When: Thursday 14th February from 12.00 noon - 1.00pm
Where: At the published co-ordinates out side cafe seating
There will be chocolates!
It's hard to imagine looking at beautiful Moor Street station today that not to long ago it was just a dilapidated example of a former age in Birmingham.
Now after being restored to its former glory, this grade listed station has won the well- deserved accolade of the “Marylebone of the Midlands”.
Nestled behind the city’s main shopping streets, this old world-style station sits comfortably against the backdrop of the new that is the iconic, futuristic-looking Selfridges’ Bullring store.
But when you delve into Moor Street’s chequered past it soon becomes clear the original station, initially created to help to ease the burden on Snow Hill, was lucky to survive.
Initially built in 1909 – although it was not until 1914 that its temporary buildings were replaced with permanent fixtures – it would fall victim to the controversial culling of the British rail network under the Beeching Axe in 1967.
And it would be 11 years before trains would return (1978).
Yet by the mid-80s work got underway to create a new Moor Street Station which would once again see the old station abandoned – the last train to use its old terminus was the steam special Clun Castle in September 1987.
Thankfully, the old station was not demolished and, although it fell into disrepair, historians say being forgotten about was key to its survival.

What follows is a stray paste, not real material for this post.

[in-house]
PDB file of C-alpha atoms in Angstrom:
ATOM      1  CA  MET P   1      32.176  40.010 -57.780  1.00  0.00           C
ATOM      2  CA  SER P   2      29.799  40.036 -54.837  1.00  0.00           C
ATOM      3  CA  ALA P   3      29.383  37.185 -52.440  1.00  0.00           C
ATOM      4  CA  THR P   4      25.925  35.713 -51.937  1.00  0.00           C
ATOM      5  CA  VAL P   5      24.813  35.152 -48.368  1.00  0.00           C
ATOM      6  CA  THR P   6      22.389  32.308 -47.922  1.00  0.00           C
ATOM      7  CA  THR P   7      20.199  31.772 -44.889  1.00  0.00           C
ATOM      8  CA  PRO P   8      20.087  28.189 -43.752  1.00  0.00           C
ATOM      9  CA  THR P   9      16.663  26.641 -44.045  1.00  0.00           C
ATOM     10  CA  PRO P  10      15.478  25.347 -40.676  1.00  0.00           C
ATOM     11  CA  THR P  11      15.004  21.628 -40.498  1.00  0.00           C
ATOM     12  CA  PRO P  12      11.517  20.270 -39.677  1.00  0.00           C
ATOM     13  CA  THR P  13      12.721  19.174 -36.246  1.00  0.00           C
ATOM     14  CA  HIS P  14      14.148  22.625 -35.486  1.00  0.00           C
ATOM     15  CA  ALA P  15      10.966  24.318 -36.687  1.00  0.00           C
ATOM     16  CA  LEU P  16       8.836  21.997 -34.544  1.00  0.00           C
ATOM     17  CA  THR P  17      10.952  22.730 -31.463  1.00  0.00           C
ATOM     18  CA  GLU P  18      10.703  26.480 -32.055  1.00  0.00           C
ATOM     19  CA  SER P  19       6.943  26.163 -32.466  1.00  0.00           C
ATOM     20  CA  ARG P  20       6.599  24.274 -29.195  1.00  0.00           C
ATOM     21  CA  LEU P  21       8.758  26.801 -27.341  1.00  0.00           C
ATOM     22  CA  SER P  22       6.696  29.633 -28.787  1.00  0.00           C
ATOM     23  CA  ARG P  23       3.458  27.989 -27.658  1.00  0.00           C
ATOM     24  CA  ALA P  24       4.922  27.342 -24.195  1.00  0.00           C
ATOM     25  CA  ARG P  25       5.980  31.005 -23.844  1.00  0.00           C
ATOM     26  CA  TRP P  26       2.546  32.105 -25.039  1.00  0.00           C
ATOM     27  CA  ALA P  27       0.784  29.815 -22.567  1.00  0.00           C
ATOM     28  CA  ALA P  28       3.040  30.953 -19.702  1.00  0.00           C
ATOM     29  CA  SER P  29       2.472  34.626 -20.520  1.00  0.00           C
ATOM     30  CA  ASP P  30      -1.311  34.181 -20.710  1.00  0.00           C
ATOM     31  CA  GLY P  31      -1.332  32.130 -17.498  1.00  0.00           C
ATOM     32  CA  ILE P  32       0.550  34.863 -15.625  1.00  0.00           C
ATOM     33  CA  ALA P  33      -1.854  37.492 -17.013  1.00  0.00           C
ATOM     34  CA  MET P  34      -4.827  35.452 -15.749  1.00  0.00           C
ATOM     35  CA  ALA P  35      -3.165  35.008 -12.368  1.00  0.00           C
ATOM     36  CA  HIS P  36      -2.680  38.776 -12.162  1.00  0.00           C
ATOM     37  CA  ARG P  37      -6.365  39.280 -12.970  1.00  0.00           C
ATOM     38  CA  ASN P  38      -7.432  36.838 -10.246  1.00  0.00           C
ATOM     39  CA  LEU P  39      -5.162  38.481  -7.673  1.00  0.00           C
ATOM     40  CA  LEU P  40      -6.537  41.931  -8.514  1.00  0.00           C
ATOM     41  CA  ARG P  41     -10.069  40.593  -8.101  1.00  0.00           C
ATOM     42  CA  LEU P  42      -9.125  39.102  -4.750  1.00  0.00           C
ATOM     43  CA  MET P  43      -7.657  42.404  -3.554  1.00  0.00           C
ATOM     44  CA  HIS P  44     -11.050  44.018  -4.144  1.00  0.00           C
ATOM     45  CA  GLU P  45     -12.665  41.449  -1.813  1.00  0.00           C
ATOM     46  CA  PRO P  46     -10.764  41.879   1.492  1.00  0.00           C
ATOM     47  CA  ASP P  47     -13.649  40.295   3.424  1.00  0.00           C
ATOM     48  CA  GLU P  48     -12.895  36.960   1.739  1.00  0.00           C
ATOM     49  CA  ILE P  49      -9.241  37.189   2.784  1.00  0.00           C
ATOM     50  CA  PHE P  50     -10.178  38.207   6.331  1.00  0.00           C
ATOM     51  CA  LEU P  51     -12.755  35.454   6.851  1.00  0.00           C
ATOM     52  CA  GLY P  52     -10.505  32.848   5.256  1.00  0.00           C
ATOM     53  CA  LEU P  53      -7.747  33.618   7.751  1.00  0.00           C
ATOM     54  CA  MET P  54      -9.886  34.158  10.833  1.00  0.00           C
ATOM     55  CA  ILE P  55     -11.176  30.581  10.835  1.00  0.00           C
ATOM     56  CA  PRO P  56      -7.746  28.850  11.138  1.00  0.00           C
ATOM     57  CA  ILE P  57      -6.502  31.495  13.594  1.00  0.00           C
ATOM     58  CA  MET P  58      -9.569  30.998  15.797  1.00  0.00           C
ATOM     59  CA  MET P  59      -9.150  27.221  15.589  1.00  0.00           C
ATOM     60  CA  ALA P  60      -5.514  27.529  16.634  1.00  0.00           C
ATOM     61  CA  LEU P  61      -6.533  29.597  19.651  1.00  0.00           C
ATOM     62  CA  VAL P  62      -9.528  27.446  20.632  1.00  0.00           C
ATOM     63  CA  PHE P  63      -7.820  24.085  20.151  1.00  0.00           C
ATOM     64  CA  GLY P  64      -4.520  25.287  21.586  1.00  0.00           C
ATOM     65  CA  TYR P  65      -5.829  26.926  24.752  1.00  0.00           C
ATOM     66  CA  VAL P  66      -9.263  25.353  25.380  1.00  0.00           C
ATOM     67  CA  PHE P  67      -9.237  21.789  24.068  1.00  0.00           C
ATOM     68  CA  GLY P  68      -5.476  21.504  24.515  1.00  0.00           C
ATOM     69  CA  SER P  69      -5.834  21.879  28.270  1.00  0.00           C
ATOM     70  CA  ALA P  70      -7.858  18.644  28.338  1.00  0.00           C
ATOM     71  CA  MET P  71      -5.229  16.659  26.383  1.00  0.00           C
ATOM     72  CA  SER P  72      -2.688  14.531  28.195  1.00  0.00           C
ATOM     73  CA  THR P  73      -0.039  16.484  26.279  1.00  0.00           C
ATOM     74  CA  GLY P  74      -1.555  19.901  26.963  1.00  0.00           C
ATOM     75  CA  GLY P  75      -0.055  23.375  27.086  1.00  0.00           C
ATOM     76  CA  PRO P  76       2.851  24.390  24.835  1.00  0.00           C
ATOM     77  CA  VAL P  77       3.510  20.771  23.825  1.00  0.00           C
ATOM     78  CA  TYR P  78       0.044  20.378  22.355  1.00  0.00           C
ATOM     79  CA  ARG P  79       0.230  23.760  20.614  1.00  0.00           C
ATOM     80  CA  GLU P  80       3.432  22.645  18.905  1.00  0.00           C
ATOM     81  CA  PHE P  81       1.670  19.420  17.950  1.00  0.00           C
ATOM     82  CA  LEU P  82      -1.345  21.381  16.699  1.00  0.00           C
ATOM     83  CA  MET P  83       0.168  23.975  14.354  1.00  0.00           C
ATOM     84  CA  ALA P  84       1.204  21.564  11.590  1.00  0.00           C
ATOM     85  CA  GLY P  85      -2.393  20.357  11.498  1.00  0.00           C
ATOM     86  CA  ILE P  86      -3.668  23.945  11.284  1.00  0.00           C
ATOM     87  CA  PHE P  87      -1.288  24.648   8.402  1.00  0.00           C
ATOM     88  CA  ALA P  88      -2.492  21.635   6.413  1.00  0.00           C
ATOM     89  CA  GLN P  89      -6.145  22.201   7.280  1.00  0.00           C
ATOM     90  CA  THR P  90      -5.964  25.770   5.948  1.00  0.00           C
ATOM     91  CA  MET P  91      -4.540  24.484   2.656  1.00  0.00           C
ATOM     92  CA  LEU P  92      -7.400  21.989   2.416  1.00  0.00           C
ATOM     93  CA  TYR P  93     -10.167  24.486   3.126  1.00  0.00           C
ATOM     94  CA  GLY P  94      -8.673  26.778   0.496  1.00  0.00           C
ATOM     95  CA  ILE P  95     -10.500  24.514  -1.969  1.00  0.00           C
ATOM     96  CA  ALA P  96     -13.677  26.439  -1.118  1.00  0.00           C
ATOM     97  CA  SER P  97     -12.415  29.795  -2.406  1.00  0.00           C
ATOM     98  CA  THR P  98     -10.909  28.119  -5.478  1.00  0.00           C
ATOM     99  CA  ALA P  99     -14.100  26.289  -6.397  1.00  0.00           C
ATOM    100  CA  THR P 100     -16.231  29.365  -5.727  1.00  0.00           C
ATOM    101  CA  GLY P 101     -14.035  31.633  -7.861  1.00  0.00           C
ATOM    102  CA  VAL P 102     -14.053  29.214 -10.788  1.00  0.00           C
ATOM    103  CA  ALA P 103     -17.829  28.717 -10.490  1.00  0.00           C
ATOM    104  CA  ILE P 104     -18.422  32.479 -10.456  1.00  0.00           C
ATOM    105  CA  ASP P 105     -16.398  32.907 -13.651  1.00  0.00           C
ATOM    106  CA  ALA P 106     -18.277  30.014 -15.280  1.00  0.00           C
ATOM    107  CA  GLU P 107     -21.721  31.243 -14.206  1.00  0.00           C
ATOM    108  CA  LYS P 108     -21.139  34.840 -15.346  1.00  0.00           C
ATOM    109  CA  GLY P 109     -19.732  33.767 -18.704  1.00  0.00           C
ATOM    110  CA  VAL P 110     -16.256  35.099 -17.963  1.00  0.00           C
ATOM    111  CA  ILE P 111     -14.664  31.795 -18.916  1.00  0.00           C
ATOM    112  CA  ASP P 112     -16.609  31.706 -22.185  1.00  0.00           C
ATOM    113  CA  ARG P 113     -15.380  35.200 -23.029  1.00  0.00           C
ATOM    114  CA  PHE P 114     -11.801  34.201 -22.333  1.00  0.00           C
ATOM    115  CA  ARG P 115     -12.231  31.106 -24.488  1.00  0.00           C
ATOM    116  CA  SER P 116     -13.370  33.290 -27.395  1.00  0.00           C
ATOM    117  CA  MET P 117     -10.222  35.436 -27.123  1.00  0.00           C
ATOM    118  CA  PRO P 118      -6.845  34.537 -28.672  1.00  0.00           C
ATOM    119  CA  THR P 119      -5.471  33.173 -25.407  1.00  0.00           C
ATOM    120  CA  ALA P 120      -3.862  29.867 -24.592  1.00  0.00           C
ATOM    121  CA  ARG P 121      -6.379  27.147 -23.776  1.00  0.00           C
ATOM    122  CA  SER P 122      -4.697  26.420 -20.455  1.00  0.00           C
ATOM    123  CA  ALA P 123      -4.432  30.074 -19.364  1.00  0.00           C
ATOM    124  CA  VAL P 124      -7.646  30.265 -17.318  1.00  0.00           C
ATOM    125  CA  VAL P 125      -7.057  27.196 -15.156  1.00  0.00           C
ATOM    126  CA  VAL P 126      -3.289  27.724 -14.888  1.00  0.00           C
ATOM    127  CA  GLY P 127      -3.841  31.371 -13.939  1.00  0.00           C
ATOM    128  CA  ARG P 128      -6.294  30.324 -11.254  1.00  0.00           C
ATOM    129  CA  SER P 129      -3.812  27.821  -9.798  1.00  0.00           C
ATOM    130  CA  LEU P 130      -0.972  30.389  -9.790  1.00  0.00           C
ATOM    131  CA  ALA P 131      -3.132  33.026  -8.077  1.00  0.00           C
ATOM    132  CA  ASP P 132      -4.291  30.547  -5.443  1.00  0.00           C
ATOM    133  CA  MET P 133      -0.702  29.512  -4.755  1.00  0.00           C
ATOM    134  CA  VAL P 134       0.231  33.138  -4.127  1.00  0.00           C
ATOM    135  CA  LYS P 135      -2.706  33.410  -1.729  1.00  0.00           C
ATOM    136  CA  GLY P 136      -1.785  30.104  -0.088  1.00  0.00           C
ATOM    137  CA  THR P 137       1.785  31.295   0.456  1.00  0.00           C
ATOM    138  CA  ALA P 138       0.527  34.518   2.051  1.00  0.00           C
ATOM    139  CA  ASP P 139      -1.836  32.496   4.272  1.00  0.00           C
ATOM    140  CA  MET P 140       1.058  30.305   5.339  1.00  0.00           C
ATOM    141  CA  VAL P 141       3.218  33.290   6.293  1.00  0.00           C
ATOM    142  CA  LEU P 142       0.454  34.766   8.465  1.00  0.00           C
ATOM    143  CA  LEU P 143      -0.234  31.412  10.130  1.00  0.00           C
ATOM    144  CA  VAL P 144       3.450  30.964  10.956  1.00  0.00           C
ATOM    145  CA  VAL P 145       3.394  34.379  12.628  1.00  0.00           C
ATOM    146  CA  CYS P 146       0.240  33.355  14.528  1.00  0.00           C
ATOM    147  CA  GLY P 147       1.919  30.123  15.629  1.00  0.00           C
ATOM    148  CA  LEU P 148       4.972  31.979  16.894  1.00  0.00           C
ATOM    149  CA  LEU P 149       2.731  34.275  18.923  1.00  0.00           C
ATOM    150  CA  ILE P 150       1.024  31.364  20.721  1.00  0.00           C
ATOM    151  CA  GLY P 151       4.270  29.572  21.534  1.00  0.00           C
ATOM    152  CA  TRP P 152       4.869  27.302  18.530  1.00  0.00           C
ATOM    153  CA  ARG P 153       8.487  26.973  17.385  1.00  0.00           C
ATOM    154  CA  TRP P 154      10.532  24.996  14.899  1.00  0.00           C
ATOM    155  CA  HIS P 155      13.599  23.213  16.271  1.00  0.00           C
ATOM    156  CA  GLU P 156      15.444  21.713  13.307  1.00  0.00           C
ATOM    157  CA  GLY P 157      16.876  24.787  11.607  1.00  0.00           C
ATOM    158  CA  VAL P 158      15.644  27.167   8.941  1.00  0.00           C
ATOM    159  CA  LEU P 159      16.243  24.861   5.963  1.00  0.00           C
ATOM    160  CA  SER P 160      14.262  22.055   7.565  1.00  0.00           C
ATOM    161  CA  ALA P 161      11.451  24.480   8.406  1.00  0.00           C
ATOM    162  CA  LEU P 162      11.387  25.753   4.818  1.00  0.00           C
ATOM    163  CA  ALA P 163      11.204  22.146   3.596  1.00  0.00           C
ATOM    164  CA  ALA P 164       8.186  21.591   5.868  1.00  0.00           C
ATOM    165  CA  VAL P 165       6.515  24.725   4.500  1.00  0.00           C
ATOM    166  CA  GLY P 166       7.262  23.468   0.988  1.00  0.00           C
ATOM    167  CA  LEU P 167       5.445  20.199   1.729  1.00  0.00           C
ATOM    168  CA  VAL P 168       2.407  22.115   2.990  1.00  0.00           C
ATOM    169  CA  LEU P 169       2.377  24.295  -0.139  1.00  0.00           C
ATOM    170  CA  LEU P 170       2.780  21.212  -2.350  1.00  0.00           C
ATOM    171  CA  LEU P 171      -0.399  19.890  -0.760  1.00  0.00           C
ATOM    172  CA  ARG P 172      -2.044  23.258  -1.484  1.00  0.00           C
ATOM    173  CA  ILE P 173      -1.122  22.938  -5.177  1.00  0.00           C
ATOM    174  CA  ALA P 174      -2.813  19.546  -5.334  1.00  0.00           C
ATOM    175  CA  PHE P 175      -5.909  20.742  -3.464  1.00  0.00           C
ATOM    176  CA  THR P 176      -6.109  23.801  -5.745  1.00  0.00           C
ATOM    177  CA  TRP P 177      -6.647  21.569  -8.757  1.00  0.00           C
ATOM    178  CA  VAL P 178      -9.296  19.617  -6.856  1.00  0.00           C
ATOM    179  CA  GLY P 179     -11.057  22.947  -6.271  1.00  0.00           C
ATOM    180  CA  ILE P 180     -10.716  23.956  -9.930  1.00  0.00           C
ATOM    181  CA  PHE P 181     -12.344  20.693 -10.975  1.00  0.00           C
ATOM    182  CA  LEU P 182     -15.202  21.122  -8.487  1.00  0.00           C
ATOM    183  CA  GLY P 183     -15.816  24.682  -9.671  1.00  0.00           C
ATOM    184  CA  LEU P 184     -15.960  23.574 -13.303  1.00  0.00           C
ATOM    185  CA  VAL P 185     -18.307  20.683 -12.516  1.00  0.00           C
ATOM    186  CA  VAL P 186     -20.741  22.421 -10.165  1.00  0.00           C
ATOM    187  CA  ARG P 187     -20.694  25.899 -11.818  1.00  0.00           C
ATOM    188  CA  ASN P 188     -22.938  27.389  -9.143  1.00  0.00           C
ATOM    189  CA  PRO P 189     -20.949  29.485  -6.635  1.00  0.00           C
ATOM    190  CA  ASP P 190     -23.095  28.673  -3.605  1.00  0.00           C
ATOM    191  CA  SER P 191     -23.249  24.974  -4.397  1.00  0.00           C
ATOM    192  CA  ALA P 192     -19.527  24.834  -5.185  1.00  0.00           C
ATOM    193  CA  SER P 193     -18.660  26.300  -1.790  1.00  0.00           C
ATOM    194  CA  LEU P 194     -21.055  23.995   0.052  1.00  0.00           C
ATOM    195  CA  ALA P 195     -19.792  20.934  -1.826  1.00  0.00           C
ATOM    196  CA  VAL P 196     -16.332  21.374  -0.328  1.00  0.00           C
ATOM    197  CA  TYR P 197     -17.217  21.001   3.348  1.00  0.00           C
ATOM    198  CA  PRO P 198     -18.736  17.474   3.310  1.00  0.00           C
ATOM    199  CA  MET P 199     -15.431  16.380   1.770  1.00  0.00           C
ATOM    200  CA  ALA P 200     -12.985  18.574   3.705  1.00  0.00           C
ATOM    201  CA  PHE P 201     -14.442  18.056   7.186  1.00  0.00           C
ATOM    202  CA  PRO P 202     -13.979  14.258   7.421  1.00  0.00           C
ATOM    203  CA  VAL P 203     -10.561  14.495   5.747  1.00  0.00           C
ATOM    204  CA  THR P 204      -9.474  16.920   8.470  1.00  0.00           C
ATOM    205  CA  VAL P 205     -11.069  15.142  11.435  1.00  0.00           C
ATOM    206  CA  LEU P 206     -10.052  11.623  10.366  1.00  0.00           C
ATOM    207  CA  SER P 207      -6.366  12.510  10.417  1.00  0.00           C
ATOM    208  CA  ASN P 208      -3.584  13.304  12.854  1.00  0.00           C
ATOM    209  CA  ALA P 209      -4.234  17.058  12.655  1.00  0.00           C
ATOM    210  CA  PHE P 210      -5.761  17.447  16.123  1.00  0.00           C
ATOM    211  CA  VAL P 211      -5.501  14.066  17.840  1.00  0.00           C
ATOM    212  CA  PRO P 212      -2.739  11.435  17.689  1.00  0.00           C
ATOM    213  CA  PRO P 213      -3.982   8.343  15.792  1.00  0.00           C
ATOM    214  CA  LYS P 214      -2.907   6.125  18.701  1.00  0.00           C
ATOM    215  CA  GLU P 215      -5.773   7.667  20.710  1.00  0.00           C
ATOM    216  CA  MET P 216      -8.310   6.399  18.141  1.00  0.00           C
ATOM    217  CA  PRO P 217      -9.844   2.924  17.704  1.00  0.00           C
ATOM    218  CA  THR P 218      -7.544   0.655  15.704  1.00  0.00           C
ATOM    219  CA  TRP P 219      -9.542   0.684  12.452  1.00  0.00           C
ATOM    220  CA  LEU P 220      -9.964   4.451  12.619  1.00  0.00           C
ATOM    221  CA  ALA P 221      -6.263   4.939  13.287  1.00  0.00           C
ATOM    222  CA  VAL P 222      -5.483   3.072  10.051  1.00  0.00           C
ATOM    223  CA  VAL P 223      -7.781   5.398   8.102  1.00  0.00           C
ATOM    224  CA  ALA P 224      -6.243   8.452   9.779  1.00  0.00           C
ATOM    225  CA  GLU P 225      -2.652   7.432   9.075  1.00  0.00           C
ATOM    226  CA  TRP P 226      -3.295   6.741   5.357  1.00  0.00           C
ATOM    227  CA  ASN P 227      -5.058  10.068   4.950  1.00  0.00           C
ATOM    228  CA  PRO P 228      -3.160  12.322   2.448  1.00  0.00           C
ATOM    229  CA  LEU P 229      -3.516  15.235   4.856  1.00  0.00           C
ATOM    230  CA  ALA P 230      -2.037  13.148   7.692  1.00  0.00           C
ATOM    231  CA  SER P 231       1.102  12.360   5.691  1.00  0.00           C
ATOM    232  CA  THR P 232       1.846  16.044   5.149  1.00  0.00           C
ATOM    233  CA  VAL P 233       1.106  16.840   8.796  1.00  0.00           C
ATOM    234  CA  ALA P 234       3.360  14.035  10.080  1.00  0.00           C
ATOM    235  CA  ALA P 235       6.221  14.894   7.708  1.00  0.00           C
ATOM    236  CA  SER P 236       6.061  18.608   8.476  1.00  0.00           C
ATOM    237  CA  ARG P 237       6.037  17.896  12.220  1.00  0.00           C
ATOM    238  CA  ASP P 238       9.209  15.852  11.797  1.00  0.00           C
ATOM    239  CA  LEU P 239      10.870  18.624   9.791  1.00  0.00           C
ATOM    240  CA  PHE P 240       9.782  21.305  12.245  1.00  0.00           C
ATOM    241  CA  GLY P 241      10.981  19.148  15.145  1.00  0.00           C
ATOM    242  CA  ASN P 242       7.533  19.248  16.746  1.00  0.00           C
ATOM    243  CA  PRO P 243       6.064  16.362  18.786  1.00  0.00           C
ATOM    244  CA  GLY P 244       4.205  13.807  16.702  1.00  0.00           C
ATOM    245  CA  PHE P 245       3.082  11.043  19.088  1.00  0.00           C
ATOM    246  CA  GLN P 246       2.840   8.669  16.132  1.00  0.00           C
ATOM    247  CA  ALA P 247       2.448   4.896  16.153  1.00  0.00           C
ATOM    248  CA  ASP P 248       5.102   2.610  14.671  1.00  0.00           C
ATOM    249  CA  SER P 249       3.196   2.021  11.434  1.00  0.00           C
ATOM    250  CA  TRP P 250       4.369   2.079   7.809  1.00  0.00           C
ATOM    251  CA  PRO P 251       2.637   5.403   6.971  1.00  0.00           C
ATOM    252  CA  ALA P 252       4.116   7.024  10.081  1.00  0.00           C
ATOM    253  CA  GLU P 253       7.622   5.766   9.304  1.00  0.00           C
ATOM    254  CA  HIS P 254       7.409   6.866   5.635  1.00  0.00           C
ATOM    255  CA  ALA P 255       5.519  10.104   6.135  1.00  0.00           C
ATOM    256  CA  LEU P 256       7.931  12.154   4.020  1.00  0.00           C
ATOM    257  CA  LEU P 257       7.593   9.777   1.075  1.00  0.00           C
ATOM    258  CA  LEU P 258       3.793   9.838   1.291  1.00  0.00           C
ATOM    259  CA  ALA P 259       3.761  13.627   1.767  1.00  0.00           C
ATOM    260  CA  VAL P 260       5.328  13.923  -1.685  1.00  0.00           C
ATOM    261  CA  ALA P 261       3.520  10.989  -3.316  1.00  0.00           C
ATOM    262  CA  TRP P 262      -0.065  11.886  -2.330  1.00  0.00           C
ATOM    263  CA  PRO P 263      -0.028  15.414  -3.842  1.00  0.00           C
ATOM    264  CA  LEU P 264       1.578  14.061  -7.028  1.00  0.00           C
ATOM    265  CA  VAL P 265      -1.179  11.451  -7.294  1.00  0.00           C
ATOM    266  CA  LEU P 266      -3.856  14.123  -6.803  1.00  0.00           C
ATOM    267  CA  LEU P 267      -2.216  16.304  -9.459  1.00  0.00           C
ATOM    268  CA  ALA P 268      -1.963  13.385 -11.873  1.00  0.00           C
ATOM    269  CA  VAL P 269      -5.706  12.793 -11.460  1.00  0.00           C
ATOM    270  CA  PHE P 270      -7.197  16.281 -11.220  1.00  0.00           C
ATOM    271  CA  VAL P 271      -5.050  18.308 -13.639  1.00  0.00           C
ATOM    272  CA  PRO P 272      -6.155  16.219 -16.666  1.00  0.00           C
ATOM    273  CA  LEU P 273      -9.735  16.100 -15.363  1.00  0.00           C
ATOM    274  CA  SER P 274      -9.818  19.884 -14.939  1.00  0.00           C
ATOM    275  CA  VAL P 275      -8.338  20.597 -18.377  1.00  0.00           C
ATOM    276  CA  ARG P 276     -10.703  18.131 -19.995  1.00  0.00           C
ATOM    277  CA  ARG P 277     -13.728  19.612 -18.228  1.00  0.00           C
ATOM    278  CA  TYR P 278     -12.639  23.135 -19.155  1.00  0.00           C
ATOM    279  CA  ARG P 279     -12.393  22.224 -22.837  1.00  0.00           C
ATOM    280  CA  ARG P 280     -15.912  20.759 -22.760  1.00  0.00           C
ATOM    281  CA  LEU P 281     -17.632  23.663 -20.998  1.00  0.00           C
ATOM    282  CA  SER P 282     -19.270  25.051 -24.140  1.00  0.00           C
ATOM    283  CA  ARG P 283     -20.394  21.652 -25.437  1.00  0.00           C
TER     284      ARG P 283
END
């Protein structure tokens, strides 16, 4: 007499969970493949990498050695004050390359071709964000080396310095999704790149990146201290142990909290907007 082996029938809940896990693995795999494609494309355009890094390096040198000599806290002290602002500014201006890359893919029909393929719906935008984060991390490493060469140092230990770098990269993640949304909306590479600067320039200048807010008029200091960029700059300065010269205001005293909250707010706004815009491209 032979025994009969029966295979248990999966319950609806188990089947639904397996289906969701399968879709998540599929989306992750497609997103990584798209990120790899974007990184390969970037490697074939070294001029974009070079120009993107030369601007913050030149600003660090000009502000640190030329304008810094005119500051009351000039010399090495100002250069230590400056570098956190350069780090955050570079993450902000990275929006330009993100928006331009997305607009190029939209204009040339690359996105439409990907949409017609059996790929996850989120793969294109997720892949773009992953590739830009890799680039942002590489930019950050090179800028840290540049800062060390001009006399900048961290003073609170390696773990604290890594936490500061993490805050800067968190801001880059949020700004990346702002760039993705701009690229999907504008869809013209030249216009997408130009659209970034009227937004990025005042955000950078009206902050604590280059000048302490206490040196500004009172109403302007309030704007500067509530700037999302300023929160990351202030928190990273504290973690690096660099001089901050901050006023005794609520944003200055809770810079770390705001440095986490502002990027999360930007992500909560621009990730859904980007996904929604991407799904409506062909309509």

It wasn’t until 2002 that an £11 million transformation of the old Moor Street into a 1930'3 Great Western Station began and united it with the new station. Passenger trains returned to its original tracks in December 2010 and Moor Street is now the city’s second busiest station.
Birmingham historian Steve Cullen said: “It’s interesting how Birmingham stations have risen and fallen in prominence over the years. As a child in the 1960s, Moor Street was seen very much as the poor relation to New Street and Snow Hill.
“The 21st century redevelopment of the Bull Ring has opened up the station to view once more.
“It is perhaps fitting that there’s a direct service from Moor Street into London Marylebone as there are parallels between the two stations – they are both now significant terminal stations whilst retaining a period charm so lacking in some of our other busy stations today.”